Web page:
What is the business case for a disruptive business model / technology ?

Imagine being commissioned by Chad Hurley to work on a project for “Online video sharing” or by Steve Jobs to work on a project to deliver “Digital Music Player with a cool interface”. What business case or strategy would they have shared ? There was no existing market for their inventions before they introduced it. They could share with us their vision as shaped by the trends , the changing customer behaviour and the enabling technologies , but they would have been hard to pin down on what they thought the business benefits case might look like. In fact, Youtube did not even have a revenue model till a year after its launch

What does this mean for the well-intentioned analyst who believe their job is to protect the customer’s stakeholder value by coaching them against investing in such projects ?

The truth is that it is not always possible to judge disruptive technologies or business models using traditional tools of analysis. In fact, Clayton Christensen, the Harvard Professor who coined the term “disruptive innovation” advises us of the following

“In highly uncertain situations that typify disruptive innovations, following the typical strategy-making process just doesn’t work. In these uncertain situations, some companies believe they need to fly by the seat of their pants. However, companies can follow a rigorous process by using an emergent strategy supported by a discovery-driven planning process that enables them to adjust their strategy when they encounter unanticipated opportunities, problems and successes.”

As a business analyst the role is more about supporting this emergent strategy development process and not just a resource allocation filter. Admittedly this requires a significant mind-shift. Michael Hugos gives us a very important mantra – Be strategically focussed and tactically agile to meet the needs of a customer in an dynamic business environment. Delivering business value is as much about offering flexibility for the business to change direction as it is about delivering incremental revenues or saving costs.


2 Responses

  1. I have a few thoughts about this…

    One of the things about these experimental, discovery processes is that you really can’t predict which ones will lead somewhere. Which is fine at the level of the economy, or an industry, where there’s a process of natural selection, and the great innovations thrive, while lots of other ideas fall by the wayside.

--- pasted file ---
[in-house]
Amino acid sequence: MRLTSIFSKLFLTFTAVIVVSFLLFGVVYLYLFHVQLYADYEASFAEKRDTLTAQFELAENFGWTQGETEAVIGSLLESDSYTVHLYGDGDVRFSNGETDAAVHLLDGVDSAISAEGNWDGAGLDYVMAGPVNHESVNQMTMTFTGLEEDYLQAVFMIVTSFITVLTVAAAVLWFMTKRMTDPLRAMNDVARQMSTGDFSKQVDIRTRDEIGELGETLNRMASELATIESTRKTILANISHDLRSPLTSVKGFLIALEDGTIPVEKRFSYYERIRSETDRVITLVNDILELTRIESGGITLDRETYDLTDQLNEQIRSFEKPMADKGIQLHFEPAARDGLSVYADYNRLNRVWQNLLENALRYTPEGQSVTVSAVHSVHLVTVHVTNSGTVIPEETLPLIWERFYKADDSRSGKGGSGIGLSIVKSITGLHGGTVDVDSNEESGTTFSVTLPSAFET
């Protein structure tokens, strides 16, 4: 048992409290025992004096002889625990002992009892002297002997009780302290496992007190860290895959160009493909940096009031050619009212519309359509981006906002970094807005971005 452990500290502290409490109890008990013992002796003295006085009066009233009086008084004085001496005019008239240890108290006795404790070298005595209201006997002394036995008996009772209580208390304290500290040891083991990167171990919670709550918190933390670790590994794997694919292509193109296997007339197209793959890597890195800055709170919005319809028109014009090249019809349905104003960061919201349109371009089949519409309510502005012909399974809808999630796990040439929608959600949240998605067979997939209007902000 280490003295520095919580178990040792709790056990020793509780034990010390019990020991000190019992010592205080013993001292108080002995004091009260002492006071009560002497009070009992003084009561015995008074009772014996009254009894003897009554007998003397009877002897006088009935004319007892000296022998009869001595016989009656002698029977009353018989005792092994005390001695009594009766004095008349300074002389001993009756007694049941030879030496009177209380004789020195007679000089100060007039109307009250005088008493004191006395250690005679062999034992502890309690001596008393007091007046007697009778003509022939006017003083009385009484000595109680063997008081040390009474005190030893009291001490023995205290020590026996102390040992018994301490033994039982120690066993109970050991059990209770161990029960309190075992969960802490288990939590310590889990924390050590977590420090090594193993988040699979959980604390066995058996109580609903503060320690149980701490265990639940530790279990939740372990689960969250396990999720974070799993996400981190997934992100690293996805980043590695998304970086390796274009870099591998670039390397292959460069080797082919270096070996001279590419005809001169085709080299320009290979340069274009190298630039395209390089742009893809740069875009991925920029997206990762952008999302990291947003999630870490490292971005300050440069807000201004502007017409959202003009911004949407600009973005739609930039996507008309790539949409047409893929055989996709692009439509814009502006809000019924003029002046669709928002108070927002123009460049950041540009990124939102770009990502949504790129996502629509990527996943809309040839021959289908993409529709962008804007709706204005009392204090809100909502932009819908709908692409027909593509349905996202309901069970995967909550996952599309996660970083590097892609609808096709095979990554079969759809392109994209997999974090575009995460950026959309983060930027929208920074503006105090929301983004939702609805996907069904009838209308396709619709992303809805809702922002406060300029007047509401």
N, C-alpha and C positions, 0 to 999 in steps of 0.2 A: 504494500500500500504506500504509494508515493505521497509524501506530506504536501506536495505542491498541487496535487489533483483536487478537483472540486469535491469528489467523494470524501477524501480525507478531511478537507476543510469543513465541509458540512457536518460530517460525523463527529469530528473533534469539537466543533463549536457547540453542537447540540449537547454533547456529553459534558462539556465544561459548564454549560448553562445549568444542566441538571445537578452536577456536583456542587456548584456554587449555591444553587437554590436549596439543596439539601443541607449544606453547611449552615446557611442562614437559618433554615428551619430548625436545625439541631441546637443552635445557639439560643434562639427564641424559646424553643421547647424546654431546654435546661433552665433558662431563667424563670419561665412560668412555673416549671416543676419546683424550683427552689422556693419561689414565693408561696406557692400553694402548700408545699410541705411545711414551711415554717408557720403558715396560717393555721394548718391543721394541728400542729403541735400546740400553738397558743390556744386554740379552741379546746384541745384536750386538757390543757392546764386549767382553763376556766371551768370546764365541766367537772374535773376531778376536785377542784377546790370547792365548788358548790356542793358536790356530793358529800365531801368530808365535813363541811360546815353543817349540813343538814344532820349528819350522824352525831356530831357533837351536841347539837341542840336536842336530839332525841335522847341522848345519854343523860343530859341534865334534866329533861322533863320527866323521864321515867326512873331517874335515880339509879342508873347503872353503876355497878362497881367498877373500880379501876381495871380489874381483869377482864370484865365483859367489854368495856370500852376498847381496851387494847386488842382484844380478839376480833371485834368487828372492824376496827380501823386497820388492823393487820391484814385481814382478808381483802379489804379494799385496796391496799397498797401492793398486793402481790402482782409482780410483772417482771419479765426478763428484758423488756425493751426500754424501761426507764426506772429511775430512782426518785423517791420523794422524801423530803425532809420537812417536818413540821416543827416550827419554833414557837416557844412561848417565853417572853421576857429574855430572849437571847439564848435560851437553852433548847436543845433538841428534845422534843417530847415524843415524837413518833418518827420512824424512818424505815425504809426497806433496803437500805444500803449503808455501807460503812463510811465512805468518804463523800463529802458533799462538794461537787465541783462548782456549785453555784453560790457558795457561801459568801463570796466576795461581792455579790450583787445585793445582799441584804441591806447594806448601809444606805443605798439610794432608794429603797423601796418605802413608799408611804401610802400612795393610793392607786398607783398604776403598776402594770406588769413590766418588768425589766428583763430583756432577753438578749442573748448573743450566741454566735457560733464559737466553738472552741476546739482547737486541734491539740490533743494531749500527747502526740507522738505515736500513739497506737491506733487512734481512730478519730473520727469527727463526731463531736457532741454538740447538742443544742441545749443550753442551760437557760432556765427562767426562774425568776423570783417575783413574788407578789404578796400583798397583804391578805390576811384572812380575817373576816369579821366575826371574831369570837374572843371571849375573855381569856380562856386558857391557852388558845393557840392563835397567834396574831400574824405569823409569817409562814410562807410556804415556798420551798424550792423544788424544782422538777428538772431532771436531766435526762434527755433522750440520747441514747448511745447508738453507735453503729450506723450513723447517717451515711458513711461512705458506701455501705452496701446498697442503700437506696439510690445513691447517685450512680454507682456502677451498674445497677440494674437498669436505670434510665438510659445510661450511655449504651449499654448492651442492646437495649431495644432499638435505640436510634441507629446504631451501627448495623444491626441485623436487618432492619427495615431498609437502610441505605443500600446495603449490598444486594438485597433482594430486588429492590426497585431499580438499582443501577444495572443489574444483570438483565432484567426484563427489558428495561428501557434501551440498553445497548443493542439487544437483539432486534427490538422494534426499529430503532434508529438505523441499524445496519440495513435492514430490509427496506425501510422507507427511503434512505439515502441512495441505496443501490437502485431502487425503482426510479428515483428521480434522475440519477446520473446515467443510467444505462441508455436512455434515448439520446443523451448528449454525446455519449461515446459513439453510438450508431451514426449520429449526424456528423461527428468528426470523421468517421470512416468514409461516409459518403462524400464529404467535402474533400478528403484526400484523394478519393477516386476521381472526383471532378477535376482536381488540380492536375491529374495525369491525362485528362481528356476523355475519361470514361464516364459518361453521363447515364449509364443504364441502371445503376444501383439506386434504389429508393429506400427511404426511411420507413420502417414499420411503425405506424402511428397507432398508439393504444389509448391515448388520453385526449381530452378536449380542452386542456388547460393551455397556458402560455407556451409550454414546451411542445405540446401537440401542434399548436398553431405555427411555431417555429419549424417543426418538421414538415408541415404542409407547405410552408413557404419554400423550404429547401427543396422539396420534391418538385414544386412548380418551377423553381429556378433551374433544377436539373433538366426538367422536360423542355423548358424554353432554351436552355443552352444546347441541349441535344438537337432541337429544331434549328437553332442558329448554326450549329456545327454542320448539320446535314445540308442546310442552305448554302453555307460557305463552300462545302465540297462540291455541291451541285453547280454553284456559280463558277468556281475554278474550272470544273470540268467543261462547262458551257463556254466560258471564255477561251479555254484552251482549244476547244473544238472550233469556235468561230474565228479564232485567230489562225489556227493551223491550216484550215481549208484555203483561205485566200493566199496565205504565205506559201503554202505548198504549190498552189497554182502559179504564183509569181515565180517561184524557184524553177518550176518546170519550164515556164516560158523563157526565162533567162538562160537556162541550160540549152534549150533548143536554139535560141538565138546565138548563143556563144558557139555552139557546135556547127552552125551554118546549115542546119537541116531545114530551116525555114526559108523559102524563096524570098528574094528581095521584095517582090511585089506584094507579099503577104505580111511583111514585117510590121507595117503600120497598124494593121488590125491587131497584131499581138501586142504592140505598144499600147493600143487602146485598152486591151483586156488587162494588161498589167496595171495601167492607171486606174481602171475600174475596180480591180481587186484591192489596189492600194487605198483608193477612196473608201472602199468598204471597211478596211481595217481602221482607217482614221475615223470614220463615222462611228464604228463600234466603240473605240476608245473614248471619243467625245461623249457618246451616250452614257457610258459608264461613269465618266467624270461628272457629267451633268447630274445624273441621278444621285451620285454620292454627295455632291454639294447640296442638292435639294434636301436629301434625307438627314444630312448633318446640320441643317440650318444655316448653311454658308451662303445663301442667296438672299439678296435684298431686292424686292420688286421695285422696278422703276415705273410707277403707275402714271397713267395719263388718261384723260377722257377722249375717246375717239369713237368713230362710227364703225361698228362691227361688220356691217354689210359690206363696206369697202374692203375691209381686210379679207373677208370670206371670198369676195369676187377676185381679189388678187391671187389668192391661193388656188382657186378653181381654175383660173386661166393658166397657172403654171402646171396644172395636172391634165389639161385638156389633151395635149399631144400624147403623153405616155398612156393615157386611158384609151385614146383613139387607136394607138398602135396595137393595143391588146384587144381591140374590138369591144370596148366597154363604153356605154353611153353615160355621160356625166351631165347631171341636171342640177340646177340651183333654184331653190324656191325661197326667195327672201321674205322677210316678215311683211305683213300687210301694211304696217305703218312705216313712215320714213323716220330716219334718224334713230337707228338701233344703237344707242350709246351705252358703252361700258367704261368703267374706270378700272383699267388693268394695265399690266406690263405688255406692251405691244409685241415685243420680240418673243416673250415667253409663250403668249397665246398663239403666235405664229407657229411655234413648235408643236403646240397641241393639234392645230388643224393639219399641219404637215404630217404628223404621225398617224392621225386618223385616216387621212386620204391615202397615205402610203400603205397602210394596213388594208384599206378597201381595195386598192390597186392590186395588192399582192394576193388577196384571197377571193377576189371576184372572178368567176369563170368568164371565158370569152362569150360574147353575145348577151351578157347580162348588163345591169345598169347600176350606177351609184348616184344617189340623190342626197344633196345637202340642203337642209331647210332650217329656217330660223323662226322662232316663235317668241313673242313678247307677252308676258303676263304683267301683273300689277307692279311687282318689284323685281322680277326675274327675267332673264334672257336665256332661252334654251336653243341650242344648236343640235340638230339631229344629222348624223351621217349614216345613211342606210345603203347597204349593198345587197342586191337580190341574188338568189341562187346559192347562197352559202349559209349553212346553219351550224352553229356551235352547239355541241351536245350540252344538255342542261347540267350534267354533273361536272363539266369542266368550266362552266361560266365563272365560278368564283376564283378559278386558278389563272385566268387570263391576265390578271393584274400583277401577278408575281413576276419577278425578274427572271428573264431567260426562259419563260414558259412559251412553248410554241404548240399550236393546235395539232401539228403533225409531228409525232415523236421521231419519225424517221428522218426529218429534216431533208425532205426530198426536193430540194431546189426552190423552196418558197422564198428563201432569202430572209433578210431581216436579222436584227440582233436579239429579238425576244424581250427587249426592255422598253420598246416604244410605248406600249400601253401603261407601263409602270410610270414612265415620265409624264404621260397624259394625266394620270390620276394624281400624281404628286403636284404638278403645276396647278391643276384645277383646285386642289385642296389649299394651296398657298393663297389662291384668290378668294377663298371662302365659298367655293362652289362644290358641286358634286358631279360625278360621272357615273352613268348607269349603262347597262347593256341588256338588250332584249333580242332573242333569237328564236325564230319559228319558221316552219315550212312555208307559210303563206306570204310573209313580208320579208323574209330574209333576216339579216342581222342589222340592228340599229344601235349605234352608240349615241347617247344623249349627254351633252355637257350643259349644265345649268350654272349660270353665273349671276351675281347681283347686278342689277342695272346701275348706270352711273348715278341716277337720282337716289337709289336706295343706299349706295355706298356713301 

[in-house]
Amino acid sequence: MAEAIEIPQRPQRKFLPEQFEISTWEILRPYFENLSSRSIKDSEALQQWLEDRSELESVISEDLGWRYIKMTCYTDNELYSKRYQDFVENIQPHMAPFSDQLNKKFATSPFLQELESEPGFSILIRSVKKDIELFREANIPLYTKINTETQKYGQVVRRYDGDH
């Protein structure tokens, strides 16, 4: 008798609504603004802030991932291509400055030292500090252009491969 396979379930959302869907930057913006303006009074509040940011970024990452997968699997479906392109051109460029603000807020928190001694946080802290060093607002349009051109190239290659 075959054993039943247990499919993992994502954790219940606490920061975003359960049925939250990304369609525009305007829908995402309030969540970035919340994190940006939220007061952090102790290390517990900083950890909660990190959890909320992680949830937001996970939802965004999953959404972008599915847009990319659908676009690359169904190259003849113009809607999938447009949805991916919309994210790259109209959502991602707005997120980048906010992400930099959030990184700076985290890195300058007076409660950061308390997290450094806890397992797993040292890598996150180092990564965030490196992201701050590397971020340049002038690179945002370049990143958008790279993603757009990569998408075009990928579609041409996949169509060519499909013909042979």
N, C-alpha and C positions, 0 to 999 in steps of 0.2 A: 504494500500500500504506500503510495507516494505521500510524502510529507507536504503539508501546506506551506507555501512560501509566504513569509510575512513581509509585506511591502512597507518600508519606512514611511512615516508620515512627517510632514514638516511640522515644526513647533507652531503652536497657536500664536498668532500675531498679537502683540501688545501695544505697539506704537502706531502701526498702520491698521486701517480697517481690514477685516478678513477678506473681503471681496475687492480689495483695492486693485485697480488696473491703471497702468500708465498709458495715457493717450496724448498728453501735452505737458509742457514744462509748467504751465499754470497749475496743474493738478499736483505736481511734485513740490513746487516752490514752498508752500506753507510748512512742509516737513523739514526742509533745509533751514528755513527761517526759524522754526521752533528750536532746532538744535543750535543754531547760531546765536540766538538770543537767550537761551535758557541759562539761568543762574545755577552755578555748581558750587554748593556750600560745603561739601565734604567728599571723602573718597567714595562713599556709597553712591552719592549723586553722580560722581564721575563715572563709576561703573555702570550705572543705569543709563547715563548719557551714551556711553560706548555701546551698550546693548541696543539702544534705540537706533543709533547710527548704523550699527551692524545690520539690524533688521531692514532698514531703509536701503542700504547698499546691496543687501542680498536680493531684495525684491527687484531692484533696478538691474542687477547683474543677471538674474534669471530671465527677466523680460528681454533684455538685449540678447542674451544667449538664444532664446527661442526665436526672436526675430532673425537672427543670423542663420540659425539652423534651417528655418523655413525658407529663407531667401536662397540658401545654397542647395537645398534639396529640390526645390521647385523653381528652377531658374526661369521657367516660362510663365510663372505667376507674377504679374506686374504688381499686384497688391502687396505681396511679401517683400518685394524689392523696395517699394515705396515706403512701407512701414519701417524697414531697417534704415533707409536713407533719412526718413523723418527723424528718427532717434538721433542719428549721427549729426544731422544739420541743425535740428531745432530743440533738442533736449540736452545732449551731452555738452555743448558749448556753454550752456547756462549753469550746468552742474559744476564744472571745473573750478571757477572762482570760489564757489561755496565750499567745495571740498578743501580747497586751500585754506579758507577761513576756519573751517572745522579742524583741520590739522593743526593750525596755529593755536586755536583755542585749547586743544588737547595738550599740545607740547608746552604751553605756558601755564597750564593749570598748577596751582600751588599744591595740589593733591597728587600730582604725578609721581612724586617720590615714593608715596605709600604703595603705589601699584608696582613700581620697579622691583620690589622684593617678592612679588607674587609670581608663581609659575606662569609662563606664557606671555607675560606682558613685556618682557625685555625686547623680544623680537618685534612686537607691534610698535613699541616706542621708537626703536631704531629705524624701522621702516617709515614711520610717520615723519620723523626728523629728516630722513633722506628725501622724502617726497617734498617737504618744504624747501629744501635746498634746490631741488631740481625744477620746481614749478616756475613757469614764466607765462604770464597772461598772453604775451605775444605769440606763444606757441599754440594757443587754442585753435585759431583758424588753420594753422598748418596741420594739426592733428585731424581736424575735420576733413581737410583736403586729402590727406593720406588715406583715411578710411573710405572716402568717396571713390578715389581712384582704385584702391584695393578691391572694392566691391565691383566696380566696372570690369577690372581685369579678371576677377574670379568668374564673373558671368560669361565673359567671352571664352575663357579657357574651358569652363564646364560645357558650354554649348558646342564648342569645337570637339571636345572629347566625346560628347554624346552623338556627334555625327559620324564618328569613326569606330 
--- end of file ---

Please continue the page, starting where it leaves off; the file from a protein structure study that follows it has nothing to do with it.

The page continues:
At the level of someone making an investment decison, whether it’s about investing their company’s money, or investing their own time in a pet project, if you make a big bet and lose, there can be very serious consequences for you if you get it wrong.

    At the same time, if you’re telling yourself, “this is only a small experiment, and we’ll keep reviewing it to see how well it’s working”, that may not generate the commitment and drive which is needed to actually get it to work.

    Which is why VCs look for people who themselves totally believe in what they’re doing, even though the VCs themselves know that any given business is a high-risk proposition, and only a few of their investments will really take off.

    Somewhat unrelated, but interesting to me – do business analysts really get to deal with these kinds of strategic issues?

  2. Thanks for your comments and you are right. It does reaffirm what I said above.

    The point I am trying to address to my fellow business analysts is that we are not always in the position to address the business benefits case. It is hard to define benefits for a startup or a new innovative practice or product. Given this, the value to be delivered should not be defined in monetary terms alone, but in the form of flexibility to the entrepreneur.

    And yes, to answer your question, a business analyst should shoulder more responsibility than just defining the requirements. They have to be the conscience of the stakeholders to ensure consistency with the organizational strategy and ensuring that business value is delivered.

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